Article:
Nuclear Weapons, Climate Change, and Human Survival

June 20th, 2021 - by Lawyers Committee on Nuclear Policy Newsletter

Will Biden and Putin Finally Advance Disarmament? 

Lawyers Committee on Nuclear Policy Newsletter

 (June 2021) — The first meeting of states parties to the Treaty on the Prohibition of Nuclear Weapons has been set: January 12-14, 2022 in Vienna. LCNP looks forward to supporting the robust development of the newest disarmament treaty regime.

Presidents Biden and Putin engaged in their first summit in Geneva on Wednesday. While this diplomatic meeting did not produce concrete, actionable disarmament commitments, the heads of state affirmed in a joint statement their “commitment to nuclear arms control” and repeated the dictum,  “A nuclear war cannot be won and must never be fought.” 

In an effort to push the Biden administration to take stronger action on nuclear disarmament, and to move away from astronomical defense budgets prioritizing billions to modernization, LCNP will be engaging the executive branch in advance of its finalizing the Nuclear Posture Review. As always, we will push for the US to uphold its obligation to negotiate disarmament under international law and to further multilateral diplomacy on this point, particularly with Russia and China.

UN Human Rights Committee Reviews France

The Lawyers Committee on Nuclear Policy led a list of issues prior to reporting submission to the United Nations Human Rights Committee concerning France’s nuclear weapons program. This submission establishes the illegality of the use or threat of use of nuclear weapons and addresses France’s nuclear policy and its legacy of nuclear testing, which continues to irreparably harm the local and Indigenous populations of French Polynesia. 

The submission begins: 
The use and threat of use of nuclear weapons is incompatible with multiple rights enshrined in the International Covenant on Civil and Political Rights (ICCPR). For practical reasons, however, this submission concentrates on the non-derogable right to life (Article 6)—the most fundamental human right.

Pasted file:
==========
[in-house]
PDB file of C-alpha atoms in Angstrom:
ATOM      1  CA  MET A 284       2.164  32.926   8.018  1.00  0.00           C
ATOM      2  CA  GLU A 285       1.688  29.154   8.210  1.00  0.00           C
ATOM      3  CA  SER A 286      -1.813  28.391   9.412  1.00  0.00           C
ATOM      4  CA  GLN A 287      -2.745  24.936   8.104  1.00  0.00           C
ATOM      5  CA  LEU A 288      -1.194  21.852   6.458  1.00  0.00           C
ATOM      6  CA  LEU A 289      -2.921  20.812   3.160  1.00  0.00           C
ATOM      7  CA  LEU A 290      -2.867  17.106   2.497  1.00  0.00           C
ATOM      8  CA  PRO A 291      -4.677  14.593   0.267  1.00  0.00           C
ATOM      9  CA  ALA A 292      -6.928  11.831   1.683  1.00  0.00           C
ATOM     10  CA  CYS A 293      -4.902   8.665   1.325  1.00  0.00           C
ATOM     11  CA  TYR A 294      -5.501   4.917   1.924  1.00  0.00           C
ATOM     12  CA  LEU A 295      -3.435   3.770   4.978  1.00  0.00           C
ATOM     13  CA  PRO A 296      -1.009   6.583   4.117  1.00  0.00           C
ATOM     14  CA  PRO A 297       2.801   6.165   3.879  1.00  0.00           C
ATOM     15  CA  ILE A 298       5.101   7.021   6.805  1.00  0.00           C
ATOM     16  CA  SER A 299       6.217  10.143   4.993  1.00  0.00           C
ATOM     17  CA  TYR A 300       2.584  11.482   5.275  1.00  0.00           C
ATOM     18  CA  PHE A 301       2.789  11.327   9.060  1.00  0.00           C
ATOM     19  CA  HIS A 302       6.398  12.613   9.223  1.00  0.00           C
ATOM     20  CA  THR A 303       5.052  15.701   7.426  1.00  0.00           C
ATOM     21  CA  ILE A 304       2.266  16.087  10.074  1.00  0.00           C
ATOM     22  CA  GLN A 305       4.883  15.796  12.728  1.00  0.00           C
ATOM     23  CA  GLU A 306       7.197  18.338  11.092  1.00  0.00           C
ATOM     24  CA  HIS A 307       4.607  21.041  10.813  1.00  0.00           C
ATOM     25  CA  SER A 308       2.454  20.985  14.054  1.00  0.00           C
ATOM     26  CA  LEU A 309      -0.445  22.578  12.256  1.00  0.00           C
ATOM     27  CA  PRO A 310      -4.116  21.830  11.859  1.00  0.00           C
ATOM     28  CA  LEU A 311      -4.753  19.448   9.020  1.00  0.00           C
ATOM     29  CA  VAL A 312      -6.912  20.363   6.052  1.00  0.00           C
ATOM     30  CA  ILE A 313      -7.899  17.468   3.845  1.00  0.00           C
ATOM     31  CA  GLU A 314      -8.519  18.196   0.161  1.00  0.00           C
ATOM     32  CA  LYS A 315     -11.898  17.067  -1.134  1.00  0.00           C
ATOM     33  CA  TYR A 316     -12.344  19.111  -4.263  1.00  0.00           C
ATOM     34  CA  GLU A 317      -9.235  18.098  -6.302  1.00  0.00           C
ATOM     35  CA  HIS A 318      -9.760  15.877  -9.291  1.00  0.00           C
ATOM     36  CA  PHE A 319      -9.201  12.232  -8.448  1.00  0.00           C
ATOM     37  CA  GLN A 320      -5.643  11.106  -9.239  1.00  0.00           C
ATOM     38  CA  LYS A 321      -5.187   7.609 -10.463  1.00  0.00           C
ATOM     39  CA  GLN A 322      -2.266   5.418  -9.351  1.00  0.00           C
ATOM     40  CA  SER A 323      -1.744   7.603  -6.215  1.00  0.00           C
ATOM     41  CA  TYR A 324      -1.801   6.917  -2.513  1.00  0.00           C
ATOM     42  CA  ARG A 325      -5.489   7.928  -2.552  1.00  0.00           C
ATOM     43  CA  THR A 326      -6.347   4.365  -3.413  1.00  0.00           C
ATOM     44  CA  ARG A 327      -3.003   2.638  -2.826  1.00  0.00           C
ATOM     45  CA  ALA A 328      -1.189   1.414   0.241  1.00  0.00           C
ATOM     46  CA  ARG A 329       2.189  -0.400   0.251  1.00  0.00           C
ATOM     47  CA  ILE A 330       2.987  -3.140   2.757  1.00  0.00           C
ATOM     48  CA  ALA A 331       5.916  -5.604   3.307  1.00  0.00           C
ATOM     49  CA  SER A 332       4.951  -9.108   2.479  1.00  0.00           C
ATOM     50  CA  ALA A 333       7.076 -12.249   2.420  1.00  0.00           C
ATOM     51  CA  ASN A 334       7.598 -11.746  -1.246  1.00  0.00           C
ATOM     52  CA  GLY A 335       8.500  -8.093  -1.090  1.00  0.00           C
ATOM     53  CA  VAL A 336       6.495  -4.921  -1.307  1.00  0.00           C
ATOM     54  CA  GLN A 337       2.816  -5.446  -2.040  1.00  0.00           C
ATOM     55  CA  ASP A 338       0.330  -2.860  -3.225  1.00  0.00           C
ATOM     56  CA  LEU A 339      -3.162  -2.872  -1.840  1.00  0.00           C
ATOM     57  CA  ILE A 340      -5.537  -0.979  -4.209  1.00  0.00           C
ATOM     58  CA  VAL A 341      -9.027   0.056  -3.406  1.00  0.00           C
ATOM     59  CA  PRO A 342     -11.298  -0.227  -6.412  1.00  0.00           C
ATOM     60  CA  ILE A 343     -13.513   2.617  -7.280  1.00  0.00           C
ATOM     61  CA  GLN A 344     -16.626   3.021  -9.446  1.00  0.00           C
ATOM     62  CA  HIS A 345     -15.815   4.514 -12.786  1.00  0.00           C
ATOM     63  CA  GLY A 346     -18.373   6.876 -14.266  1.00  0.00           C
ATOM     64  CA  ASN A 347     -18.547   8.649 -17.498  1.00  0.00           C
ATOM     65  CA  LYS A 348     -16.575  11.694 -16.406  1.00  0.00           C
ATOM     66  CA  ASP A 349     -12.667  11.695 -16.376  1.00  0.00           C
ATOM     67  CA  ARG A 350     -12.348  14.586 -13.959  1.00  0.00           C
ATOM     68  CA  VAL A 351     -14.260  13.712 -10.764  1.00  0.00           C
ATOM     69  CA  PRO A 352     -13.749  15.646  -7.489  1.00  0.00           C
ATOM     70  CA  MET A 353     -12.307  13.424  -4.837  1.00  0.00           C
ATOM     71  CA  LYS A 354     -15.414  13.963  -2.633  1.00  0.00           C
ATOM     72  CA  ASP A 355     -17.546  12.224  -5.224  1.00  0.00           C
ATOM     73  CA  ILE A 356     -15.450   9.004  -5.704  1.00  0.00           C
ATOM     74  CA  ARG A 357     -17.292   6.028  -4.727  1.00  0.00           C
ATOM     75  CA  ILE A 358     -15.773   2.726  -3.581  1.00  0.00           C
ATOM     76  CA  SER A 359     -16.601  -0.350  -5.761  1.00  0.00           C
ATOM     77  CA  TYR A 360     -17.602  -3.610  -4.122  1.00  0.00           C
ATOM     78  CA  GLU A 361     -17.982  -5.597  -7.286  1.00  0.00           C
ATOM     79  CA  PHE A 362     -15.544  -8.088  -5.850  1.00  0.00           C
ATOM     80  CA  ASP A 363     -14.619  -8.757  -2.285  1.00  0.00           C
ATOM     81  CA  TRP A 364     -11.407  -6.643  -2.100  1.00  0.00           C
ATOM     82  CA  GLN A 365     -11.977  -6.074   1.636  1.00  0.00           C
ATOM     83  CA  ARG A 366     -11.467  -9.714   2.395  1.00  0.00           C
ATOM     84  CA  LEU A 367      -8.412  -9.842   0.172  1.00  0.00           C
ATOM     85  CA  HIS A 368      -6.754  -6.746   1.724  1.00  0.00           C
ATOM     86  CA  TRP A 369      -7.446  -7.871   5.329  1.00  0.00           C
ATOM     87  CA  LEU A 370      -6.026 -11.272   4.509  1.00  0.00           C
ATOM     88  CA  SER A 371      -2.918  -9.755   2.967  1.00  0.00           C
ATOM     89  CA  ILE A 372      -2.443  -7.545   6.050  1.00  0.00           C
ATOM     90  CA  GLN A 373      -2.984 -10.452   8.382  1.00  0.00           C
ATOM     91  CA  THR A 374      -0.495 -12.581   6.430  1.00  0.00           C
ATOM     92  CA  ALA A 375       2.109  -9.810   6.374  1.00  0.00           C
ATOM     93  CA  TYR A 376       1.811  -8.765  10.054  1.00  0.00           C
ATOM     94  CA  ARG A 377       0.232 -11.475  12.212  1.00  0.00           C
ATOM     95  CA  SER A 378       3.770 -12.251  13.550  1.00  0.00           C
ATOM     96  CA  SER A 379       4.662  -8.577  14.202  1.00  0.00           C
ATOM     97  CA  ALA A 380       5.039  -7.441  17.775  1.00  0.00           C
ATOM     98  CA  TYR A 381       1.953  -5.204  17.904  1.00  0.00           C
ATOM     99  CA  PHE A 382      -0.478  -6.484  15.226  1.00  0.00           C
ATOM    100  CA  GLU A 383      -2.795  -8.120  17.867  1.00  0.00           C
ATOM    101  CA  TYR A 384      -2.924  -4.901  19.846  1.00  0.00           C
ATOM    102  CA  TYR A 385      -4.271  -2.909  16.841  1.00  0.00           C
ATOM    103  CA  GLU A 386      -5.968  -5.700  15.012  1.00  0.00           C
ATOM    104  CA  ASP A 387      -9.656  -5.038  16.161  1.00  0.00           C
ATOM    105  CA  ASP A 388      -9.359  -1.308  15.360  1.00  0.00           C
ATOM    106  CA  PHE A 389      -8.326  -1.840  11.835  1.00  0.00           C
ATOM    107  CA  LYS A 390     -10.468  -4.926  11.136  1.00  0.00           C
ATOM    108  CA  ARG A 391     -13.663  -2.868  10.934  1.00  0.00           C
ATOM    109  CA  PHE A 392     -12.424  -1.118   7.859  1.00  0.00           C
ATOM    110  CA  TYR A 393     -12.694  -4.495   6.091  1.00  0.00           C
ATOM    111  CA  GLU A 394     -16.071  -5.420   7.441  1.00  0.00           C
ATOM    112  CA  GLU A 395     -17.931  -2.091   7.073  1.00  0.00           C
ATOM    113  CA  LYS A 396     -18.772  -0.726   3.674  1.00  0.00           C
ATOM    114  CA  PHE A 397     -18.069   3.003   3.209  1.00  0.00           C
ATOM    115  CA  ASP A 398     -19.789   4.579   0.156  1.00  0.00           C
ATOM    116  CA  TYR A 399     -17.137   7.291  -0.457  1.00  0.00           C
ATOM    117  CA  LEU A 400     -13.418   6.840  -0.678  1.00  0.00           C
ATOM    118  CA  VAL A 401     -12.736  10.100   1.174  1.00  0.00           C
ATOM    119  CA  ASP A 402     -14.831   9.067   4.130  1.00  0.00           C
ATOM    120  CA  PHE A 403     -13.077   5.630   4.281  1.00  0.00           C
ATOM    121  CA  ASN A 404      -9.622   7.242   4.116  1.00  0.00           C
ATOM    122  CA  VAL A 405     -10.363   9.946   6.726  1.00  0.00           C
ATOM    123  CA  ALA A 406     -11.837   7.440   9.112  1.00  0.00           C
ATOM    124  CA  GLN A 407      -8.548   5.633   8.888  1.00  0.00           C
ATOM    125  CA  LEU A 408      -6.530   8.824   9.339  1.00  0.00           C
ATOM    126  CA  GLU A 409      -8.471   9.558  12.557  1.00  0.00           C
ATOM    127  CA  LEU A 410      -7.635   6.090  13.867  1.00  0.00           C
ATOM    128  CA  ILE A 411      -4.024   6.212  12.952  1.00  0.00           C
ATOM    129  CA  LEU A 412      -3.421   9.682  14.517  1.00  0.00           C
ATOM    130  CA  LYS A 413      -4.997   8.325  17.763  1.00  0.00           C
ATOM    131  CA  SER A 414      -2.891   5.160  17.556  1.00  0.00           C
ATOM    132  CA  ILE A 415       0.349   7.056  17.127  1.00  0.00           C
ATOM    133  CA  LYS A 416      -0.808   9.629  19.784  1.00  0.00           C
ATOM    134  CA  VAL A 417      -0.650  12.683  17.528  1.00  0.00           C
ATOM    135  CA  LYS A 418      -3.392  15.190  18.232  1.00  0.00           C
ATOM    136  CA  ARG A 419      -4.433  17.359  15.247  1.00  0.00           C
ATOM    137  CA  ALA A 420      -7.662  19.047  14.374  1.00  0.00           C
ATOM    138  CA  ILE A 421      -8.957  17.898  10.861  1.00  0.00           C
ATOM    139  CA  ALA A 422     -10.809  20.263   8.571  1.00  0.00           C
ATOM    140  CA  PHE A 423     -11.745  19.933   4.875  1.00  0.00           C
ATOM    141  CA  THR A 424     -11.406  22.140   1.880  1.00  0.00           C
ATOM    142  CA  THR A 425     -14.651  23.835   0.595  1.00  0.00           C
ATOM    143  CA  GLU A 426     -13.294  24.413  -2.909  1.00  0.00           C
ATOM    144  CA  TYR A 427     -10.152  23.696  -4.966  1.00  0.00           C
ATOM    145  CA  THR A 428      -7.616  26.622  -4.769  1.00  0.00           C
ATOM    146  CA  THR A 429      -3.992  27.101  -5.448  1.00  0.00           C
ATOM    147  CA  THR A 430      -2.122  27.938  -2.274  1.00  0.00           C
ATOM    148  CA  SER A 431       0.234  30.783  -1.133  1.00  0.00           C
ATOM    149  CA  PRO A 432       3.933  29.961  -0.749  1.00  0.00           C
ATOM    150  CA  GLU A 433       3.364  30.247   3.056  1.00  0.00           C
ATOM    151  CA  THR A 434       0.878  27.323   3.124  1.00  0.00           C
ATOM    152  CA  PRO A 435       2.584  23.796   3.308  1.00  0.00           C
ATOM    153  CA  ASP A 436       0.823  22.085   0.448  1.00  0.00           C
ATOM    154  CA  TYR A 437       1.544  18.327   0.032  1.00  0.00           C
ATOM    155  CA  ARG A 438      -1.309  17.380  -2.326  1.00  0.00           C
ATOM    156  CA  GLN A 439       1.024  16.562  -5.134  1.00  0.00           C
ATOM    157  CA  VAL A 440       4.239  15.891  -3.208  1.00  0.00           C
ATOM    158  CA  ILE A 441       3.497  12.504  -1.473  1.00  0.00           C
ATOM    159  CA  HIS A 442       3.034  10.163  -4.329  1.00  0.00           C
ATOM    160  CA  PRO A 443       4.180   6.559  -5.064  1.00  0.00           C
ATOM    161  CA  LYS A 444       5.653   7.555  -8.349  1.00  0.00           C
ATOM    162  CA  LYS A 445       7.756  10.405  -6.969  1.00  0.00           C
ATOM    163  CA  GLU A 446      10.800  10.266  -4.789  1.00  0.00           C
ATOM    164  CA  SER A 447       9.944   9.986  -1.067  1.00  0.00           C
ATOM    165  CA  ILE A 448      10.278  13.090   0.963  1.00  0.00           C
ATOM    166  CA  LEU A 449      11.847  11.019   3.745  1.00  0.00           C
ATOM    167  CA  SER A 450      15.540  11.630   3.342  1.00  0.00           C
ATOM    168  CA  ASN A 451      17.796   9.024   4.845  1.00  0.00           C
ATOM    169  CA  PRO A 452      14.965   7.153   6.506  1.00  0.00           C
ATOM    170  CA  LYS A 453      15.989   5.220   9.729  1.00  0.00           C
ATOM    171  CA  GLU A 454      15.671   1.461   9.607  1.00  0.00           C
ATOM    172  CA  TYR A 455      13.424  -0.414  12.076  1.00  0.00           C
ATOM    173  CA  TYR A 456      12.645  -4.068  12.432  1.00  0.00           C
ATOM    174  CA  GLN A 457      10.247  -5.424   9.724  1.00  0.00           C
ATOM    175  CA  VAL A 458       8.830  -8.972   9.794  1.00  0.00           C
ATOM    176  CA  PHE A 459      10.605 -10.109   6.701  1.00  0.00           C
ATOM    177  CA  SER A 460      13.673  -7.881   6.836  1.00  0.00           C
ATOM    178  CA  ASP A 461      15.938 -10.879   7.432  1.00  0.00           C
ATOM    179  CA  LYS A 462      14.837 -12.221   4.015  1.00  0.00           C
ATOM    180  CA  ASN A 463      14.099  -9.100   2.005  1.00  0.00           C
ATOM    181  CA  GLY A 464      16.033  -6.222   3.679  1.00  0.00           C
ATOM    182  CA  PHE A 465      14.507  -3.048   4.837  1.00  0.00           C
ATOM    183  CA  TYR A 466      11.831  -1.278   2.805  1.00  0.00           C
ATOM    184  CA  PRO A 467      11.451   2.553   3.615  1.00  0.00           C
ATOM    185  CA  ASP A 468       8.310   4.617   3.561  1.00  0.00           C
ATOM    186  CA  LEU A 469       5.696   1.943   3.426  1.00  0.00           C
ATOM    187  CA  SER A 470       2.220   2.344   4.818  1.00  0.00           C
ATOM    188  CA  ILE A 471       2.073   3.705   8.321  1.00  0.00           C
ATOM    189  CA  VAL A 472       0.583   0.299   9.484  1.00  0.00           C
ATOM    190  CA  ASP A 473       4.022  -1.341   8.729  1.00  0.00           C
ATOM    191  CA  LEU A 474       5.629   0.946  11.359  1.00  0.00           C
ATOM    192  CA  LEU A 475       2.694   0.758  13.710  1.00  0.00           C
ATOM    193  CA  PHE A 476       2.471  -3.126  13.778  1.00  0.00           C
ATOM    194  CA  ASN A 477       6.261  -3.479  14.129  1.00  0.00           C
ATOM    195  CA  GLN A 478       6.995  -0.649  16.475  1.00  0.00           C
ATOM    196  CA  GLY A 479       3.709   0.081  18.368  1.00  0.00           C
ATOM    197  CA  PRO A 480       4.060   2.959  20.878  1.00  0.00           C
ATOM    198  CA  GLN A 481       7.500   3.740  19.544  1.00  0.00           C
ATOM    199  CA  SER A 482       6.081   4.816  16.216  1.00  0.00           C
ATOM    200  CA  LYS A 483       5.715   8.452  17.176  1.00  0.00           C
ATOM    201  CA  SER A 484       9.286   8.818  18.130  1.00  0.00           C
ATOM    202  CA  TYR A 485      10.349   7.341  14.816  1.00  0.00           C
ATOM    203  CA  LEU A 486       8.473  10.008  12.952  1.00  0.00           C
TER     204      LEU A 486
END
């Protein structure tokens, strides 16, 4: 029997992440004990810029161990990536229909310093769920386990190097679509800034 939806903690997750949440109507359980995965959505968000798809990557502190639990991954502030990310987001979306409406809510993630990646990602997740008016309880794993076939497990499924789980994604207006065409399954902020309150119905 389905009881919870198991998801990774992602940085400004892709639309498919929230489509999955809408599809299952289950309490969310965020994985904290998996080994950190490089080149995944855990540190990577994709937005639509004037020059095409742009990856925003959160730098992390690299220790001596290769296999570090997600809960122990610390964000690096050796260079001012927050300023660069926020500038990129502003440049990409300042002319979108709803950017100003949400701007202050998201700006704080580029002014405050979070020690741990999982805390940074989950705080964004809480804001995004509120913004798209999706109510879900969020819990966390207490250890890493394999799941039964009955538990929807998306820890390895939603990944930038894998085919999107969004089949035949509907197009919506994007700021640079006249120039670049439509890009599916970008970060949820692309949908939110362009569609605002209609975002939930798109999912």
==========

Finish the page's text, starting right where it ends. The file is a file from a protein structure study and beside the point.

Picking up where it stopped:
Article 6 of the ICCPR defines the right to life in its paragraph 1 in the following terms: “Every human being has the inherent right to life. This right shall be protected by law. No one shall be arbitrarily deprived of his life.” 

We will demonstrate in this submission that the threat or use of nuclear weapons would constitute an “arbitrary deprivation” of life and amount, as a result, to a breach of ICCPR Article 6. 

In 2018, in General Comment 36, the United Nations Human Rights Committee addressed nuclear weapons, finding among other things that the use or threat of use of nuclear weapons “is incompatible with respect for the right to life.” The general comment is considered the Committee’s authentic interpretation of the right to life within the meaning of Article 6 and the relevant practice thereto. 

In this submission, Lawyers Committee on Nuclear Policy (LCNP), Swiss Lawyers for Nuclear Disarmament (SLND), Western States Legal Foundation (WSLF), Japan Association of Lawyers Against Nuclear Arms (JALANA), and International Association of Lawyers Against Nuclear Arms (IALANA), drawing on the general comment, maintain that the policy and practice of France in relation to nuclear weapons contravenes the right to life under the ICCPR in multiple ways.